ASIA: Macau Gov’t studying possible adjustment in line with global minimum corporate tax agreement.

As published on macaubusiness.com, Friday 5 November, 2021.

The Macau SAR government is currently studying adjusting the current corporate tax to match the recently ratified global minimum corporate tax and what impact it would have for investment in the city, Financial Services Bureau (DSF) Director, Stephen Iong Kong Leong revealed today (Friday).

Draft bills for the revamp of the local tax code and a new legal framework for the exchange of information in tax matters were approved today at the Legislative Assembly (AL), and will now proceed to committee evaluation and discussion.

Secretary for Economy and Finance Lei Wai Nong stated the changes will unify the rules of the separate tax laws enforced separately since the 1970’s, clearly defining the rights and obligations in the tax legal relations, and update the local Tax Code in accordance with international standards.

“We hope that with a clear and unambiguous fiscal legal regulation, the new tax code can be in line with Macau’s development path in the next phase and attract more investors from abroad to invest in the SAR,” Secretary Lei added.

Before the general voting, legislator Ip Sio Kai questioned if authorities had already evaluated the possible impact of a recent international agreement to define a minimum 15 per cent tax bracket for companies,

“This agreement involves more than 130 countries […] it will likely take 2 or 3 years to be enforced but it will likely be of great significance to our tax system,” Ip noted.

Last week G20 leaders have formally endorsed a global corporate minimum tax, which would ensure big companies pay a minimum tax rate of 15 per cent and make it harder for them to avoid taxation.

Some 136 countries – including Mainland China – have ratified the agreement, which is expected to come into effect globally in 2023 and raise an additional US$150 billion in annual tax revenue, according to the Organisation for Economic Cooperation and Development.

Signatories included noted ‘tax haven’ jurisdictions such as Ireland, Bermuda, the Cayman Islands, the British Virgin Islands, Barbados, Saint Vincent and the Grenadines.

The minimum corporate tax does not require countries to set their rates at the agreed floor, but gives other countries the right to apply a top-up levy to the minimum on companies’ income coming from a country that has a lower rate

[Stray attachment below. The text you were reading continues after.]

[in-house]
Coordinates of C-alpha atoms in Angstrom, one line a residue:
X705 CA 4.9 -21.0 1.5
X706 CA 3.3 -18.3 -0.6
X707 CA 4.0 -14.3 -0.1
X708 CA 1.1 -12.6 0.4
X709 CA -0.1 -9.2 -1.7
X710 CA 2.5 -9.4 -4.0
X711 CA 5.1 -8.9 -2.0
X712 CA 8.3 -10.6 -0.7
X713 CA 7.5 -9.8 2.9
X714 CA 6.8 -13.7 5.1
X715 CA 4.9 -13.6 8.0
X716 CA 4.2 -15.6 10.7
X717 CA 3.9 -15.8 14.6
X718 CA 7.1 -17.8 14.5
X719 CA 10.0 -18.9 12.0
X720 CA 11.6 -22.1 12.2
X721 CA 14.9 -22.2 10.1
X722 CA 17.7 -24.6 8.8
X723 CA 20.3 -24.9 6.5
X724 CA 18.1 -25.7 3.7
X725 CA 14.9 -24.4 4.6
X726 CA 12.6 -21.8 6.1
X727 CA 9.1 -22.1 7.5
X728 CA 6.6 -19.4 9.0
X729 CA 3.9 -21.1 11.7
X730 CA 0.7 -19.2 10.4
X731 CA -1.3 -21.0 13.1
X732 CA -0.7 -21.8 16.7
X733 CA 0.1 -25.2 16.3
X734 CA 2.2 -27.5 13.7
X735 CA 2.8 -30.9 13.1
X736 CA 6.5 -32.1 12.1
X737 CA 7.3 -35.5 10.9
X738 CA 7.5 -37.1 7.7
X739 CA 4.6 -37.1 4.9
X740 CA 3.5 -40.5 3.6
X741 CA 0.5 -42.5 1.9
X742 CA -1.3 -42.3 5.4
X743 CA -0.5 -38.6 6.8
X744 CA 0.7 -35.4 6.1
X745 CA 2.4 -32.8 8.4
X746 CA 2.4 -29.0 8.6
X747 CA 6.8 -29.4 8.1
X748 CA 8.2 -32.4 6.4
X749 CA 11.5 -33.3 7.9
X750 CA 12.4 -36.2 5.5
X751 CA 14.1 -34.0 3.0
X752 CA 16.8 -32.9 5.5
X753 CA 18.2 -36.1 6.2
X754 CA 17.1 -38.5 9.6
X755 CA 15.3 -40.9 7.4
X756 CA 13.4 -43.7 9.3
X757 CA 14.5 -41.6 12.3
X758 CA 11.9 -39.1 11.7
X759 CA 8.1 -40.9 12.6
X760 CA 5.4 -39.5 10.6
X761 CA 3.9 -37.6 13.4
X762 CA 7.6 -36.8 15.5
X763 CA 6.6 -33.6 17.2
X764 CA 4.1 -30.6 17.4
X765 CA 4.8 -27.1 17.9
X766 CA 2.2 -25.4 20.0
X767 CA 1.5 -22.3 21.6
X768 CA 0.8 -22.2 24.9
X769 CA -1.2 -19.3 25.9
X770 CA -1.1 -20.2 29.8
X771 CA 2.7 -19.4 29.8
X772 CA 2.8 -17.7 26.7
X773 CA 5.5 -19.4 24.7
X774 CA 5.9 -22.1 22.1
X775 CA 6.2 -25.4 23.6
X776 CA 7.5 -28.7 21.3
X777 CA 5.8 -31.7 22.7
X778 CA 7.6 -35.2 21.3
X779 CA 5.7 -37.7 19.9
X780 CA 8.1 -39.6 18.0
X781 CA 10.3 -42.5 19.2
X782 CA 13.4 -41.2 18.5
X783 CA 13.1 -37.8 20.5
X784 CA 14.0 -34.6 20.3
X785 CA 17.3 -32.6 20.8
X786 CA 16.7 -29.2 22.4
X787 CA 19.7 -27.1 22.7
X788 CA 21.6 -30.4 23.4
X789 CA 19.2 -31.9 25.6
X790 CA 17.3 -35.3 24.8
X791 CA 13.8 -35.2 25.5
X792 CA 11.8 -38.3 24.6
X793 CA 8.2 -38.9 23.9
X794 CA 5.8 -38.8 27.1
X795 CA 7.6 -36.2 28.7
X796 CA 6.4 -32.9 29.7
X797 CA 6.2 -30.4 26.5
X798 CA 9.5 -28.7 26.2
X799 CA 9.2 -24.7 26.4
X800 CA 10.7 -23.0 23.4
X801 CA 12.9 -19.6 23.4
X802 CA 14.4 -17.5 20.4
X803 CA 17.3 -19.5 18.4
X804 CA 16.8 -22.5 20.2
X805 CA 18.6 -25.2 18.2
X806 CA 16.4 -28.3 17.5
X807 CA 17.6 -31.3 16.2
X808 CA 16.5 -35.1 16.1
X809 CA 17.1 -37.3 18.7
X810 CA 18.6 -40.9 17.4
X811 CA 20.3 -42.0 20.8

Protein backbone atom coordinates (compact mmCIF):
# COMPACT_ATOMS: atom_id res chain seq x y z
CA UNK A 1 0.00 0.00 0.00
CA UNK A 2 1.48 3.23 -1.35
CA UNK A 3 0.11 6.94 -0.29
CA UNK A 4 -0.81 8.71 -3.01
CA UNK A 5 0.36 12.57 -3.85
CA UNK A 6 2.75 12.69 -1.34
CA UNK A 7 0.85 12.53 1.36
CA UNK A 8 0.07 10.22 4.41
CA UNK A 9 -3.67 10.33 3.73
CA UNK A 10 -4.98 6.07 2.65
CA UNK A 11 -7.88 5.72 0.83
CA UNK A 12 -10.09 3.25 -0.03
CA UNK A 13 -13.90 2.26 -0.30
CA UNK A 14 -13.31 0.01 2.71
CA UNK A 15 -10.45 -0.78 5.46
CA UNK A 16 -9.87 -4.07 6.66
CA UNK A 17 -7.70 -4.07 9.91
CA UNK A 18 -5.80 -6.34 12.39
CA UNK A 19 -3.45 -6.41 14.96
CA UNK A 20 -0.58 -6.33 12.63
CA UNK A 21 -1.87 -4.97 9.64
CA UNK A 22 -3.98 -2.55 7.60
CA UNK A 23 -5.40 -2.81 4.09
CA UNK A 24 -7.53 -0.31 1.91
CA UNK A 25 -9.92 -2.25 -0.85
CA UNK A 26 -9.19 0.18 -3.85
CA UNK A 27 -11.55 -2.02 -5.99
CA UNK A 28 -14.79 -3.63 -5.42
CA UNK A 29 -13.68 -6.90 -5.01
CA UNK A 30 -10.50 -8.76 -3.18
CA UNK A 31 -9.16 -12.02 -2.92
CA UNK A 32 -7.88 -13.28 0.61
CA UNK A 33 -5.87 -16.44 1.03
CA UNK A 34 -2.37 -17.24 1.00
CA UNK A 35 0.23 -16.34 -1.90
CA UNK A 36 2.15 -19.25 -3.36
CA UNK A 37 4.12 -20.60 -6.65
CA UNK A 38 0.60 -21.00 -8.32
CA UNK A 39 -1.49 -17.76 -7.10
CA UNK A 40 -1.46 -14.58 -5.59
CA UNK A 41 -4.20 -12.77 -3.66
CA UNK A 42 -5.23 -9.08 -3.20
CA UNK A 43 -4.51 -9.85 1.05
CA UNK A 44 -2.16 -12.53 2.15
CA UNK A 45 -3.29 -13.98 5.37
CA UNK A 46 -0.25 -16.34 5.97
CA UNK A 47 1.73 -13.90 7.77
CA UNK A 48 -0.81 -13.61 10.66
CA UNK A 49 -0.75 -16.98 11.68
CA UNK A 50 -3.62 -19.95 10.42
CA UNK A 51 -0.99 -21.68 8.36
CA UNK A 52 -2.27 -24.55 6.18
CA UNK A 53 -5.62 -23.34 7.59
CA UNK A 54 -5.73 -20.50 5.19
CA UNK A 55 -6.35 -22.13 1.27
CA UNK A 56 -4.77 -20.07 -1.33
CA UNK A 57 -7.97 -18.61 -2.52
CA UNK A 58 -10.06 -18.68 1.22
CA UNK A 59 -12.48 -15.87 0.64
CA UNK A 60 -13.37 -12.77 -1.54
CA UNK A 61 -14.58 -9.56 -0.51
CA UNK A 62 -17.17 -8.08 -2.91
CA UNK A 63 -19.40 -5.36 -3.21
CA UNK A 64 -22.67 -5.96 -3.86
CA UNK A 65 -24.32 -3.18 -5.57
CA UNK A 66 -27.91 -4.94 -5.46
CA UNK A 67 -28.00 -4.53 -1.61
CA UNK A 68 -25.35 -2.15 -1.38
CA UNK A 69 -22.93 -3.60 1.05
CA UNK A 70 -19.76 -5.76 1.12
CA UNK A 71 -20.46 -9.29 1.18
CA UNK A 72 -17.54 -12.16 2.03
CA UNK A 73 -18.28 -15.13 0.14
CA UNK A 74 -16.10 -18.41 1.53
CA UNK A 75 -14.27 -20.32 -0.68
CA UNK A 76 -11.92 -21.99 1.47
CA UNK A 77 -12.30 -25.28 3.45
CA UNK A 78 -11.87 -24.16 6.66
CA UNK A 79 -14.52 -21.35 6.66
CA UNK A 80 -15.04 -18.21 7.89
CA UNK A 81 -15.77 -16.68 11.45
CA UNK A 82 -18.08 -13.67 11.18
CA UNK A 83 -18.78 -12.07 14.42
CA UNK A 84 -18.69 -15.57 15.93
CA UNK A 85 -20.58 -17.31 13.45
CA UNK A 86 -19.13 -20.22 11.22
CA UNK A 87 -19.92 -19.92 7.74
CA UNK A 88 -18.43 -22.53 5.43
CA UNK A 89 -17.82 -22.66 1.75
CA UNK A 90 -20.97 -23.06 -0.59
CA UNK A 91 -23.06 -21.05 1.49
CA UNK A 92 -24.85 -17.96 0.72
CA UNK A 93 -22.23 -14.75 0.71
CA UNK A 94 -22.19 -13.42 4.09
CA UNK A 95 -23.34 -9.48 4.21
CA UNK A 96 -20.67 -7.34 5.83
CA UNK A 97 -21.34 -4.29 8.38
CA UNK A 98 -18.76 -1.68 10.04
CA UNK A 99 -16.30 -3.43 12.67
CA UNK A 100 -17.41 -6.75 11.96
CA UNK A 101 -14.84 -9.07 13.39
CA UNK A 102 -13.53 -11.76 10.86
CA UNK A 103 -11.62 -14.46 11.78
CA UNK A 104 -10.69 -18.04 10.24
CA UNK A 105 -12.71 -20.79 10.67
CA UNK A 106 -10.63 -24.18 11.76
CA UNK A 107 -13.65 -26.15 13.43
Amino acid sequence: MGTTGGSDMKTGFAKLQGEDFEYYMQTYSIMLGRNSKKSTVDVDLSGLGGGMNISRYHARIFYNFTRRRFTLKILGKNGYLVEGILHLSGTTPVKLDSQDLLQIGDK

“We will try to follow national regulations. We are currently carrying out deep studies concerning the update of [corporate tax] and the consequences for investors in Macau since we want to minimise the impact on investors,” Iong said.

Complementary tax is imposed on the worldwide income earned by Macau-registered entities, irrespective of where their residence or headquarters are situated and irrespective of the nature of the income.

If a foreign entity is engaged in commercial/industrial activities and/or rendering services in Macau SAR, the resultant gain from such commercial/industrial activities and/or services rendered will be subject to complementary tax.

The exception to the foregoing is rental income from the leasing of immovable properties located in Macau SAR, which is taxed separately under the property tax regime

Under the Macau Complementary Tax Law, complementary tax is imposed on a progressive rate scale ranging from 3 to 9 per cent for taxable profits below or equal to MOP300,000 and 12 per cent for taxable profits over MOP300,000. Taxable profits below MOP 32,000 are exempt from tax.

Raymond Tang, Macau tax leader at Deloitte, previously stated to SCMP that the city is no longer viewed as a low-tax jurisdiction after it abolished all tax benefits for offshore companies this year but warned the “global minimum tax could curtail Macau’s ability to offer fiscal incentives” as it attempts to diversify its economy and to increase the level of its financial services.

In October, 2018 the AL also passed a bill revoking the current offshore law, with offshore companies operating in the Macau SAR having until January 1, 2021 to request Macau Trade and Investment Promotion Institute (IPIM) to transition to onshore companies or cancel their operations.